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hist2616indianpaper - Charles Ryan Sundling HIST 2616...

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Charles Ryan Sundling HIST 2616 Failure without Native American Women La Nouvelle France , España dos, or even United Native American Tribes could have been names for what we now know as the United States of America, if it were not for the help of the Native American tribes and their women that resided on the land before the early European settlers. The history books and many early settlers’ accounts of the Native Americans portray the men as doing the hard work and being the political leaders. These accounts of course were seen through a clouded lens. The early European settlers saw the tribes through the social constructions of their own culture. This meant that they dismissed women as “slaves” (Norton and Alexander 2007). This statement was made purely on the cultural beliefs that Europeans held rather than interviews or Indian beliefs. The Native Americans saw women in a very different light than the Europeans. Native American women were an integral part of their tribes as well as to the success of early European settlements. Like it or not the early European settlers needed Native American women to survive. This need of women can be seen in multiple tribes in different locations. The settlers needed women because of the important presence they played in their own societies. Women’s value to Native American tribes can be seen through multiple instances and this value directly translates into the success of early colonization. This translation will be shown through the Powhatan tribe, the Creeks, and some notations of other tribes. The Powhatan Indians were a tribe situated 7 miles from the Jamestown settlement (Rountree 1998). This tribe, like most of the era, was separated into two main working groups, the men and women. The men’s main job was to hunt for meat, while the women did gathering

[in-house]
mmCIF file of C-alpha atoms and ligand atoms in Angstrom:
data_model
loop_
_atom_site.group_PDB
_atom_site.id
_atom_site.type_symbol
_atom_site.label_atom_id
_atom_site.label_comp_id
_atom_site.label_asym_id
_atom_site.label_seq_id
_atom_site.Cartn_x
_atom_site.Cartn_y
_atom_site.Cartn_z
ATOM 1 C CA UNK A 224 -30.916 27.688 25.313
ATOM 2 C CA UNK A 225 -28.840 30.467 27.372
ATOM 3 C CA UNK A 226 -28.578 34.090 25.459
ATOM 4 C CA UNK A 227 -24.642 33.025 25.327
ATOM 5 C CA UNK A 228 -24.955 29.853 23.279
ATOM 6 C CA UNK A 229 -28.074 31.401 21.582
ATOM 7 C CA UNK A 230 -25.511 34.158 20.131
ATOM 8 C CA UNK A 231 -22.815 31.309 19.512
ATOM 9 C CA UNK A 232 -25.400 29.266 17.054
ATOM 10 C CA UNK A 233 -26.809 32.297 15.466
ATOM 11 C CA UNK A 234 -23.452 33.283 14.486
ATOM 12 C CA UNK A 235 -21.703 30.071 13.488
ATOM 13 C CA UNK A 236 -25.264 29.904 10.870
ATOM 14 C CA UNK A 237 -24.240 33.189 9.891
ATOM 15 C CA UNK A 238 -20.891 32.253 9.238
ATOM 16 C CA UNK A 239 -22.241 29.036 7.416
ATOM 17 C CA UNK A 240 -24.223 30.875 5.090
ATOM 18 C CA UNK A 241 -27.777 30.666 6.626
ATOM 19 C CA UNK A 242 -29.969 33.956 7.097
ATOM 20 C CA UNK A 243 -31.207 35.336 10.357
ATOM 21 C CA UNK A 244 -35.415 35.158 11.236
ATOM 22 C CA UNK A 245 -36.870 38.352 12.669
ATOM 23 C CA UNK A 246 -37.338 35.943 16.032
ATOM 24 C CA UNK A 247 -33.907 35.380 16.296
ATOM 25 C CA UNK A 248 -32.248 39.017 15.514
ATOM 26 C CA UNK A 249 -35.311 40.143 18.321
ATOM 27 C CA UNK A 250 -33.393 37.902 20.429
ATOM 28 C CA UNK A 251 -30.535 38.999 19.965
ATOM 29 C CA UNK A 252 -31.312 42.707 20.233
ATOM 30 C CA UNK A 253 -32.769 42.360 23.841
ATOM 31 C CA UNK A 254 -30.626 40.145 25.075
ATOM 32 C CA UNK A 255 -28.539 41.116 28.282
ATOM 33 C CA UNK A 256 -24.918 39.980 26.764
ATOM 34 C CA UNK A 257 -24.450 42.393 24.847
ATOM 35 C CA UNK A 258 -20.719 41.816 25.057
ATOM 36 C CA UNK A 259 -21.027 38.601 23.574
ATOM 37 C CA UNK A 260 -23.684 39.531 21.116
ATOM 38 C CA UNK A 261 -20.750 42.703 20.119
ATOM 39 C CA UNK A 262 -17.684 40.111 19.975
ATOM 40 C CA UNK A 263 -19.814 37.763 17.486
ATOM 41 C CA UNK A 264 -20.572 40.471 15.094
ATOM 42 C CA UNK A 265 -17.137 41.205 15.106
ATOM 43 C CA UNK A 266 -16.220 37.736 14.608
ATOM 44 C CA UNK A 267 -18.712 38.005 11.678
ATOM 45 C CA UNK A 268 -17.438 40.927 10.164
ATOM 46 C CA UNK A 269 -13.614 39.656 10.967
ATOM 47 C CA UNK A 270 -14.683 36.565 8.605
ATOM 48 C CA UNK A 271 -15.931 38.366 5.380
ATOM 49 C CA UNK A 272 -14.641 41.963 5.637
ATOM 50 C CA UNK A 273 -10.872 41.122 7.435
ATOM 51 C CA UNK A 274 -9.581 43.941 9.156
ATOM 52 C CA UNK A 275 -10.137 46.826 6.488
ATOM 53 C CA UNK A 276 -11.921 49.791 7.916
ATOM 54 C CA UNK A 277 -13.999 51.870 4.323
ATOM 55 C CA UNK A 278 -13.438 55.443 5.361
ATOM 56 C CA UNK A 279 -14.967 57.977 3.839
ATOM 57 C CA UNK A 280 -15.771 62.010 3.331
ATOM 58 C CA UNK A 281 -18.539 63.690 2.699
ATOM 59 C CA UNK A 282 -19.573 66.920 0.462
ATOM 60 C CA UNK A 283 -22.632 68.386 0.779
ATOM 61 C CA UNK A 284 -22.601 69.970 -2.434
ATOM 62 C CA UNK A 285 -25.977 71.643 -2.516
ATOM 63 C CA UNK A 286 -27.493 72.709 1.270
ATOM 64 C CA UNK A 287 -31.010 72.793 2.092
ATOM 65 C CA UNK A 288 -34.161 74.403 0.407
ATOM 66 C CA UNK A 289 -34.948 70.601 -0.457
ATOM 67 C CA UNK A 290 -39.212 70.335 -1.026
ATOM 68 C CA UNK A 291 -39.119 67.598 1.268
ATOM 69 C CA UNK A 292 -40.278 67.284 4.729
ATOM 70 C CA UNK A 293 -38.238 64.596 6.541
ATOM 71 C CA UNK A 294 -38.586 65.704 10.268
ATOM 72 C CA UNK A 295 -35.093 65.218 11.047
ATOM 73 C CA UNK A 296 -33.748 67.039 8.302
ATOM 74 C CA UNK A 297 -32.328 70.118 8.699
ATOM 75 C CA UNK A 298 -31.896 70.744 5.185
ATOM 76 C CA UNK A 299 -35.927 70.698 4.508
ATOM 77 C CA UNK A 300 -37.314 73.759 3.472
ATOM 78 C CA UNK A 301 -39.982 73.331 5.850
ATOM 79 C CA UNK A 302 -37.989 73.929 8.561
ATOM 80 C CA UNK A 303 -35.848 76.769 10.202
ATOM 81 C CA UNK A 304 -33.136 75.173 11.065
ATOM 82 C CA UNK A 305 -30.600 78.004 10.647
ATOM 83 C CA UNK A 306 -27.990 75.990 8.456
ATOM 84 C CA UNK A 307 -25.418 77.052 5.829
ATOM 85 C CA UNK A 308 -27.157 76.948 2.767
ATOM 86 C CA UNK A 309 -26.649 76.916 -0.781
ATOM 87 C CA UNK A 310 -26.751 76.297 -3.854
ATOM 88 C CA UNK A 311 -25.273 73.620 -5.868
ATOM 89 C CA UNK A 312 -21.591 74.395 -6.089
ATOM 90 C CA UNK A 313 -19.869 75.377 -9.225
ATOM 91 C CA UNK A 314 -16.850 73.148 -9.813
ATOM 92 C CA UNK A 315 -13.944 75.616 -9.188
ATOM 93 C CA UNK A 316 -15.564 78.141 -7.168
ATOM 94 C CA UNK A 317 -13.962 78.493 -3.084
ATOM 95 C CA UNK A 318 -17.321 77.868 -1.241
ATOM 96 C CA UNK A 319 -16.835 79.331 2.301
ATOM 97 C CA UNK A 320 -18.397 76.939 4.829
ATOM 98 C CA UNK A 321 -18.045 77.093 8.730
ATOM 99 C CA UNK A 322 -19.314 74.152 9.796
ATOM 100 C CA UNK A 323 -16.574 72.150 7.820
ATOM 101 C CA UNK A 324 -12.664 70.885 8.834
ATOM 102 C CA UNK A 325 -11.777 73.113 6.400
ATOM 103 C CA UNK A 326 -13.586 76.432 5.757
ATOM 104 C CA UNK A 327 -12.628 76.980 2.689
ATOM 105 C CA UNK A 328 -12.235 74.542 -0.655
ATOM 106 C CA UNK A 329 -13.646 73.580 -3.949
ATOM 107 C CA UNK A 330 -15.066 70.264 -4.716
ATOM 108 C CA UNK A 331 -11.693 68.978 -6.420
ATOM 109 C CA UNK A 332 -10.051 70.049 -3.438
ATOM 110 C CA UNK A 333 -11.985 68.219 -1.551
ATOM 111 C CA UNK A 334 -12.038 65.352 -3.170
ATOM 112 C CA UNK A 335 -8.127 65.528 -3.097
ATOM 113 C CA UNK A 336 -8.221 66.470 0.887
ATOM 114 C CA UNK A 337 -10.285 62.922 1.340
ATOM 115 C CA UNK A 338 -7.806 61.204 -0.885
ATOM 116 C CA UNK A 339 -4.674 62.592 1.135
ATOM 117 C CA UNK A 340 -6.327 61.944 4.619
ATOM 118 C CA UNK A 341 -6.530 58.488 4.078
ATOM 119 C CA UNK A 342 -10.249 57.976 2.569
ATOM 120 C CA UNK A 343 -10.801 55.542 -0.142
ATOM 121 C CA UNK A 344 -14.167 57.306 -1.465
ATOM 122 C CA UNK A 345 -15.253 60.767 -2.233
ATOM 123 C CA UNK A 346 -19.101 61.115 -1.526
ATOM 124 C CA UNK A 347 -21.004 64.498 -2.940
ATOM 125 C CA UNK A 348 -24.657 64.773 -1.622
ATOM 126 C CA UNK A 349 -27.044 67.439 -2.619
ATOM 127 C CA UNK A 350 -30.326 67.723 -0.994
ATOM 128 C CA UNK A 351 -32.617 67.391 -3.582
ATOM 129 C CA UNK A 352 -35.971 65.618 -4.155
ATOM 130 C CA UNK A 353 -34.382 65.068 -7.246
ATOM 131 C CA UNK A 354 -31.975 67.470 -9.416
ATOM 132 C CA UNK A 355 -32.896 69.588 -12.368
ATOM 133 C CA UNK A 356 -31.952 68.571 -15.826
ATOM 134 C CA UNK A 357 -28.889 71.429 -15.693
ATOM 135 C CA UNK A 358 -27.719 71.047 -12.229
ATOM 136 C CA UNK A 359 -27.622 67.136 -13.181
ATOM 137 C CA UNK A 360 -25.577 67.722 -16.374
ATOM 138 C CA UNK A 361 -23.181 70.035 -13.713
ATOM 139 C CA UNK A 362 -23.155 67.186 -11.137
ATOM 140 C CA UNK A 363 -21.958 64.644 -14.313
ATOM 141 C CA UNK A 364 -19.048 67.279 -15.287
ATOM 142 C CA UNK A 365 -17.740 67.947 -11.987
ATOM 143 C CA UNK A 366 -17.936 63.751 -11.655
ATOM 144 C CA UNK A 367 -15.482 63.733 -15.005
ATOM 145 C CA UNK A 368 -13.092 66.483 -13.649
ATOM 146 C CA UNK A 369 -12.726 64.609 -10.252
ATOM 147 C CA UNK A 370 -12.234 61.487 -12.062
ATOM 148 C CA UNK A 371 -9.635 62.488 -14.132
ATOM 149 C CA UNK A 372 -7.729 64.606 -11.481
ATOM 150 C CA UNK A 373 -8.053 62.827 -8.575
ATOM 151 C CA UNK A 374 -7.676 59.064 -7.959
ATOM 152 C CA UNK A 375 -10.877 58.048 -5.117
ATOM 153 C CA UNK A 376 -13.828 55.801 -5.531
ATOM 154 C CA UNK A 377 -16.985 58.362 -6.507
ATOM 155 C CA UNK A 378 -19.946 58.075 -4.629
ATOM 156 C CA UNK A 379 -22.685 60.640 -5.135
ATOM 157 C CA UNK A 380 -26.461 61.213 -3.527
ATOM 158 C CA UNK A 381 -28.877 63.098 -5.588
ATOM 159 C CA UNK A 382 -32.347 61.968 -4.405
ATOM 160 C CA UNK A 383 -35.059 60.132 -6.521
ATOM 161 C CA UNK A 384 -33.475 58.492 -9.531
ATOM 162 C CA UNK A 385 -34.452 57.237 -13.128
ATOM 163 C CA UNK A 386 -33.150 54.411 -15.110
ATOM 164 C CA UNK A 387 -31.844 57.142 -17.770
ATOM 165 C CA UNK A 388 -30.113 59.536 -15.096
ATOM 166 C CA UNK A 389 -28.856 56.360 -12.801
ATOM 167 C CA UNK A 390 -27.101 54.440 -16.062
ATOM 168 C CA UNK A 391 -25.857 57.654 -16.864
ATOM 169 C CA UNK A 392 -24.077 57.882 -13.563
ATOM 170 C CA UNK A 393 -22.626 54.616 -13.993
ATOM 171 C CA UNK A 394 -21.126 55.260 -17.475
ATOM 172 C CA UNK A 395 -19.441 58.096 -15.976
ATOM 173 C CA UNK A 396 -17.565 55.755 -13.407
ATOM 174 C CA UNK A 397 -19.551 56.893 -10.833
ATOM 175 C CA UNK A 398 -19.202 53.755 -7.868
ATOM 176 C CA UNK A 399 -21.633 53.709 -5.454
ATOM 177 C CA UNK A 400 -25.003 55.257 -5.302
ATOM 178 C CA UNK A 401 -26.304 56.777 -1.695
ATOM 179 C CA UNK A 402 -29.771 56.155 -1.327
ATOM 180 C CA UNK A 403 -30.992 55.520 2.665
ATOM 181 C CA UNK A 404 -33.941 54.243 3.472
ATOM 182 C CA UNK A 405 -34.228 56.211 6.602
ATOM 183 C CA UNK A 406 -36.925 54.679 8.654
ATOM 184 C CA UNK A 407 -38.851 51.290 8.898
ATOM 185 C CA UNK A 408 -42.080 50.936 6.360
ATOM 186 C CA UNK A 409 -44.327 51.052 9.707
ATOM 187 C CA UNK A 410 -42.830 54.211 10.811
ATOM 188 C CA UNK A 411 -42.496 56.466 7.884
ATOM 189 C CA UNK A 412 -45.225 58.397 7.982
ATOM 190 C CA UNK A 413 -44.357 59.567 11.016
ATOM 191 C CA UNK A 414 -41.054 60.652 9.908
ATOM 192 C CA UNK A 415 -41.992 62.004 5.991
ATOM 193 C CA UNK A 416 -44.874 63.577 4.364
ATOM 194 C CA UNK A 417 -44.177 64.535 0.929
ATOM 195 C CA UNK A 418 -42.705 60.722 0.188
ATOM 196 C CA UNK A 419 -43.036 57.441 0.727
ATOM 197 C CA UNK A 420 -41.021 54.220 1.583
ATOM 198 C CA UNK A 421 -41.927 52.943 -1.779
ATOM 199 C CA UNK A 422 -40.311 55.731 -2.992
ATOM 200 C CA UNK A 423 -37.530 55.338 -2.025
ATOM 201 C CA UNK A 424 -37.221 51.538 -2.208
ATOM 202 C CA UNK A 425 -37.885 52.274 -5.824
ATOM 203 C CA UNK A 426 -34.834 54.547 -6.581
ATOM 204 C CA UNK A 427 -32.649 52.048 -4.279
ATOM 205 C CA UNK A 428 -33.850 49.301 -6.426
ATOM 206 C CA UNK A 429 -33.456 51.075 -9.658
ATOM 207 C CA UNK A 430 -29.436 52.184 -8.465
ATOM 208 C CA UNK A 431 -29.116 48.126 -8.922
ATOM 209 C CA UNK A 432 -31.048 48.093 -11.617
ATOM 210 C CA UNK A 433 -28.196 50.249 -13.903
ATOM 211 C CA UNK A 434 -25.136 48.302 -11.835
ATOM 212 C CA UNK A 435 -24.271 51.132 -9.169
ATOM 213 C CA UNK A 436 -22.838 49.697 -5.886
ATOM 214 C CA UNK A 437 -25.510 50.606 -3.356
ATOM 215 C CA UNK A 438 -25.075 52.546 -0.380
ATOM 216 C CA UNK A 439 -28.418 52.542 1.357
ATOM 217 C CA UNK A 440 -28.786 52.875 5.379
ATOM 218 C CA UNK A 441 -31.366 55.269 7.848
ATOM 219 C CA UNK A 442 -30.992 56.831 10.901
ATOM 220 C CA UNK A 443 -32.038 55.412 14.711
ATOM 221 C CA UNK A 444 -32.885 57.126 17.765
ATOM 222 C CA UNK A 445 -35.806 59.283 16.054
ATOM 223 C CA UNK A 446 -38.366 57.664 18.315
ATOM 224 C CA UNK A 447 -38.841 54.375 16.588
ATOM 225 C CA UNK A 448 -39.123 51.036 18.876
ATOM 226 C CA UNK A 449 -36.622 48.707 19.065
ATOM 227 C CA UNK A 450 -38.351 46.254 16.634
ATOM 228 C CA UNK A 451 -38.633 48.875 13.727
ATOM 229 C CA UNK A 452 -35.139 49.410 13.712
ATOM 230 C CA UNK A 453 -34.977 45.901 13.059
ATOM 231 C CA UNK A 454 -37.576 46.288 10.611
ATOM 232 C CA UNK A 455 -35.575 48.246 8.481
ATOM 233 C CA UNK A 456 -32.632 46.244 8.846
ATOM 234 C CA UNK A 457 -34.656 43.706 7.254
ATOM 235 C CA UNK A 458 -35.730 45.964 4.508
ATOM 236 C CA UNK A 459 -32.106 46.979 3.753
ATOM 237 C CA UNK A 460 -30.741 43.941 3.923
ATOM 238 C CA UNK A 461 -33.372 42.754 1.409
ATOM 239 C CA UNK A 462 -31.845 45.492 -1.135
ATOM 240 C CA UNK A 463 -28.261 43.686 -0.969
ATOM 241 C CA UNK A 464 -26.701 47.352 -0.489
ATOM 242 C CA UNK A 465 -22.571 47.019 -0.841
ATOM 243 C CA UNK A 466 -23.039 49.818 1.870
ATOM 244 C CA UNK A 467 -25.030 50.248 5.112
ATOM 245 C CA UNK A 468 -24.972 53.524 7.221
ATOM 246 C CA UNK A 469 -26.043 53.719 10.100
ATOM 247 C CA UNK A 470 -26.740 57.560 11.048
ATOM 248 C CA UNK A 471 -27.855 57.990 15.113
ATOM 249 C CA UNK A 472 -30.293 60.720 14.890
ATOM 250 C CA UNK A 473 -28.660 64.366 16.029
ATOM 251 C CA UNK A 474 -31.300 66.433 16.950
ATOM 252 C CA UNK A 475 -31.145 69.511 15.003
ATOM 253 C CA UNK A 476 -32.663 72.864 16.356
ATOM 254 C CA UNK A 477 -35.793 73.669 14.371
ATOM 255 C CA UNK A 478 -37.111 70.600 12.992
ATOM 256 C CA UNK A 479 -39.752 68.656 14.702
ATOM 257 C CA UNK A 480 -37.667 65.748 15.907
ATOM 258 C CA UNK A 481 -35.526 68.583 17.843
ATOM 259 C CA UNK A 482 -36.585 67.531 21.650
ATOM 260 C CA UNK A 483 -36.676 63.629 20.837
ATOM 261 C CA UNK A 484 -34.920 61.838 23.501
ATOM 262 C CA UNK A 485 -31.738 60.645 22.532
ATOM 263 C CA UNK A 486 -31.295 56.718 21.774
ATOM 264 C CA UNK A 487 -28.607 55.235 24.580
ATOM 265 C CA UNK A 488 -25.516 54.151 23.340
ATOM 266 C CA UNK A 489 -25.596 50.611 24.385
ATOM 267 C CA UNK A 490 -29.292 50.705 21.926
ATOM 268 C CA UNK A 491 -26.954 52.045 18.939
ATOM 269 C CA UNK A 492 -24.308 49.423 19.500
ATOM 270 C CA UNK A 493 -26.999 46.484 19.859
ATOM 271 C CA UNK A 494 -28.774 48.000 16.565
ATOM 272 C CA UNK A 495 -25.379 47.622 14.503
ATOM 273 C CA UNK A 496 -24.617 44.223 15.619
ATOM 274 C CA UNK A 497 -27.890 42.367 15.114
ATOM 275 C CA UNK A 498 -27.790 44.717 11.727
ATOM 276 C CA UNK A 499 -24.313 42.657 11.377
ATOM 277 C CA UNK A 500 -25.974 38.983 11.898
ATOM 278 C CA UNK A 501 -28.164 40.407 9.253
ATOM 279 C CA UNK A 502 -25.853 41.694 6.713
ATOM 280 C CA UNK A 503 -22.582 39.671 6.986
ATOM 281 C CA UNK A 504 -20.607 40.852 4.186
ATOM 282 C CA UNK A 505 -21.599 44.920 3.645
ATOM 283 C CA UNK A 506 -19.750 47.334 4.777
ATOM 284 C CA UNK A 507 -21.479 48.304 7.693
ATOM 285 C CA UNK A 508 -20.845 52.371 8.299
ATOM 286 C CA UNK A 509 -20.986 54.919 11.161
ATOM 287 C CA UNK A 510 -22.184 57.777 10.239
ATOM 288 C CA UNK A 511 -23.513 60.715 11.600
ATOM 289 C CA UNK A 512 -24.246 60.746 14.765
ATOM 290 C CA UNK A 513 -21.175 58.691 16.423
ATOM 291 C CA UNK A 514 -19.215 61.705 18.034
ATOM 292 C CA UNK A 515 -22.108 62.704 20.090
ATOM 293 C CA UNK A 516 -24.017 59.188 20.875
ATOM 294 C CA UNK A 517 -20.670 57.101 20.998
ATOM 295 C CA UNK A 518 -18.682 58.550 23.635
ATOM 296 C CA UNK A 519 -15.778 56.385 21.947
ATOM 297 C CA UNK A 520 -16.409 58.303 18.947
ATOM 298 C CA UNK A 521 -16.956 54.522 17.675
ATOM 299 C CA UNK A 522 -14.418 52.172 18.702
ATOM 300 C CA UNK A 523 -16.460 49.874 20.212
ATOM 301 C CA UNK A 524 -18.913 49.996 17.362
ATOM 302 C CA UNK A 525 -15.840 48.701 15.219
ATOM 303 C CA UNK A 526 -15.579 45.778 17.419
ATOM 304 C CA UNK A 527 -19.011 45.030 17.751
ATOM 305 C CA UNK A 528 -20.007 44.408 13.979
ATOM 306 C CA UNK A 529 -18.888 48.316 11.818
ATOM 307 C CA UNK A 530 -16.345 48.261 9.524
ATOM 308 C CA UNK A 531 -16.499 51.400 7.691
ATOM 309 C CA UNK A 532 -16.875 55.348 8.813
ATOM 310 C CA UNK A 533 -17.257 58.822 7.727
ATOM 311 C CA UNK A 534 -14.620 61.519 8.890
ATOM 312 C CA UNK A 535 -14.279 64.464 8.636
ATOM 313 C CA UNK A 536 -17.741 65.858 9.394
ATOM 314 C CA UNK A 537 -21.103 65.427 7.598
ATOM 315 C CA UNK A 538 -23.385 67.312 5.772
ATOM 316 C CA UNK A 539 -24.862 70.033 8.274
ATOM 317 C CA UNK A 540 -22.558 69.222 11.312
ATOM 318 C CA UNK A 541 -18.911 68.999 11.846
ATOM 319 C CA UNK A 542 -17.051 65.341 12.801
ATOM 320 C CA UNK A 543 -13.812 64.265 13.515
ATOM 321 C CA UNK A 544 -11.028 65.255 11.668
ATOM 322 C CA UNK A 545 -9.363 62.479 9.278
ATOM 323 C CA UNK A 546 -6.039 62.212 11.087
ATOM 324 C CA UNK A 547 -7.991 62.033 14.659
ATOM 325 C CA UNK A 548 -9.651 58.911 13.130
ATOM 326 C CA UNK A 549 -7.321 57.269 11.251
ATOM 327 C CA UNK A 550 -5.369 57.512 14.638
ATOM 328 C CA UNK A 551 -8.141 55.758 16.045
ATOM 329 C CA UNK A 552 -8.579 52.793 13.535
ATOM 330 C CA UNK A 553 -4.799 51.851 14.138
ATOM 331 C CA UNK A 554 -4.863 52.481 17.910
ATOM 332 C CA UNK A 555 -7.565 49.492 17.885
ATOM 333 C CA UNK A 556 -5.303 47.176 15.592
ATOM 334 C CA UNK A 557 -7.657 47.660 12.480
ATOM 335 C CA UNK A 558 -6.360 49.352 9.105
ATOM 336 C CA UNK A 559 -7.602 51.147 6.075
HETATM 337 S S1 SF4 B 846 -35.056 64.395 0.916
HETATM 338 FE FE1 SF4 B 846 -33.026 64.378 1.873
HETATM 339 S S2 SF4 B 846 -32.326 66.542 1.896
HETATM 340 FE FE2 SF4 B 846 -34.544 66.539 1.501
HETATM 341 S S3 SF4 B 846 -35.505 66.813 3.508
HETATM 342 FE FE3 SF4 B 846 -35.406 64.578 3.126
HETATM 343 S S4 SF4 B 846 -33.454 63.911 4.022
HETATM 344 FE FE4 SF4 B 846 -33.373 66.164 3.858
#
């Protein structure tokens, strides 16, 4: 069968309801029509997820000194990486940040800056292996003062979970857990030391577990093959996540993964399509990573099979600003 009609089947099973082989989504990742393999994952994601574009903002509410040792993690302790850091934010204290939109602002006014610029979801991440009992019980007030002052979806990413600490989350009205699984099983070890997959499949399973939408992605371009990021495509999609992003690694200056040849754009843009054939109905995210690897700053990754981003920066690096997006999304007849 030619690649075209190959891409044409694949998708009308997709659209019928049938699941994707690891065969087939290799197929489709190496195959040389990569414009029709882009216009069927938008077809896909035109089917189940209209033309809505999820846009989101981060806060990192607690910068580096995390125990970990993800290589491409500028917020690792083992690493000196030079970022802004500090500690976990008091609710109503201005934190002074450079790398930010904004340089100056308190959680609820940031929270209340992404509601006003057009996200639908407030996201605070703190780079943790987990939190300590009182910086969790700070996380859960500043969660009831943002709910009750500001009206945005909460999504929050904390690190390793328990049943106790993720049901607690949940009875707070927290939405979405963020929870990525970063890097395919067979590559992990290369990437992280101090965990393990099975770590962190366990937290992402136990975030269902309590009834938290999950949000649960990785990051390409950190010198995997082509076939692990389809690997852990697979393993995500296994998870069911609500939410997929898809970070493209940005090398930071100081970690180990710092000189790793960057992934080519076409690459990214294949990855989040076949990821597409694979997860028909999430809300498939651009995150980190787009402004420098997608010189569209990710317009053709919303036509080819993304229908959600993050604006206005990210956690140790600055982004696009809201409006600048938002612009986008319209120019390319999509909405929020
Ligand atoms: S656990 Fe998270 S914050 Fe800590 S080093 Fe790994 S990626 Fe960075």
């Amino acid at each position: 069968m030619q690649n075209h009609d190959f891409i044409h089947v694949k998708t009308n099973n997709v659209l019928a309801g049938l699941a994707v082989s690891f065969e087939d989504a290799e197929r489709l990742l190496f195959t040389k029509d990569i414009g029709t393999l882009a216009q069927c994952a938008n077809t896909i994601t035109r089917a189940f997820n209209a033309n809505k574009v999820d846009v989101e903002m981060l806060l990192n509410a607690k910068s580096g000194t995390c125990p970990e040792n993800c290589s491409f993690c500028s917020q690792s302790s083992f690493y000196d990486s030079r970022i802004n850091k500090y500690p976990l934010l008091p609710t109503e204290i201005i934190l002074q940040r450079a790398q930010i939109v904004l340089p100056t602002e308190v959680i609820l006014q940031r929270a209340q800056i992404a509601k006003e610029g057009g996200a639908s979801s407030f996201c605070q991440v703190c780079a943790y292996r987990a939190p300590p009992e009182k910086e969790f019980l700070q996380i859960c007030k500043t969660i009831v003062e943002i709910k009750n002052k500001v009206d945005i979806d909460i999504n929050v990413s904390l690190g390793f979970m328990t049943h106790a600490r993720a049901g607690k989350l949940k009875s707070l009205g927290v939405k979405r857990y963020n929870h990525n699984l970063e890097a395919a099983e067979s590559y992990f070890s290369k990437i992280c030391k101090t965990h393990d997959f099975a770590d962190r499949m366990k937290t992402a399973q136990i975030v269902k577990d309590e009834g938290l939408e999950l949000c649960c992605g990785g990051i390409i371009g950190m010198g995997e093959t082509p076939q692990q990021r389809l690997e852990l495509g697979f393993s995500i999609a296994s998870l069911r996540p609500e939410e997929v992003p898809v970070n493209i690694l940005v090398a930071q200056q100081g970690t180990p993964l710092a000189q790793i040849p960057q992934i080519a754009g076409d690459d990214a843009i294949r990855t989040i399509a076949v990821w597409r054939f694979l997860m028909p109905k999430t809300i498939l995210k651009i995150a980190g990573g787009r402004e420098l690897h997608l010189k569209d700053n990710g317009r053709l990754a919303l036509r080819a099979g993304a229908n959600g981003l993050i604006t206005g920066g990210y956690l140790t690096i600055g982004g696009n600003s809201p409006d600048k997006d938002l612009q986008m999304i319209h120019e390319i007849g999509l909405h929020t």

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and other household duties. These statements may sound like they fall into European gender systems of males being superior to females, but you will soon see the tribe had very different ideals. Women’s duties far outnumbered their male counterparts. Women’s work was hard and strenuous. Women had a myriad of duties they did and did well. These duties included everything from making bread to carving out canoes. Their daily duties included emptying the fish trap, planting fields, weeding fields, taking care of children, bringing home firewood, gathering berries and greens, making the stew, butchering, kills and digging roots to make bread.
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  • Fall '08
  • MARGARETBALL
  • Native Americans in the United States, native american women, European colonization of the Americas, MARY BETH NORTON, rountree

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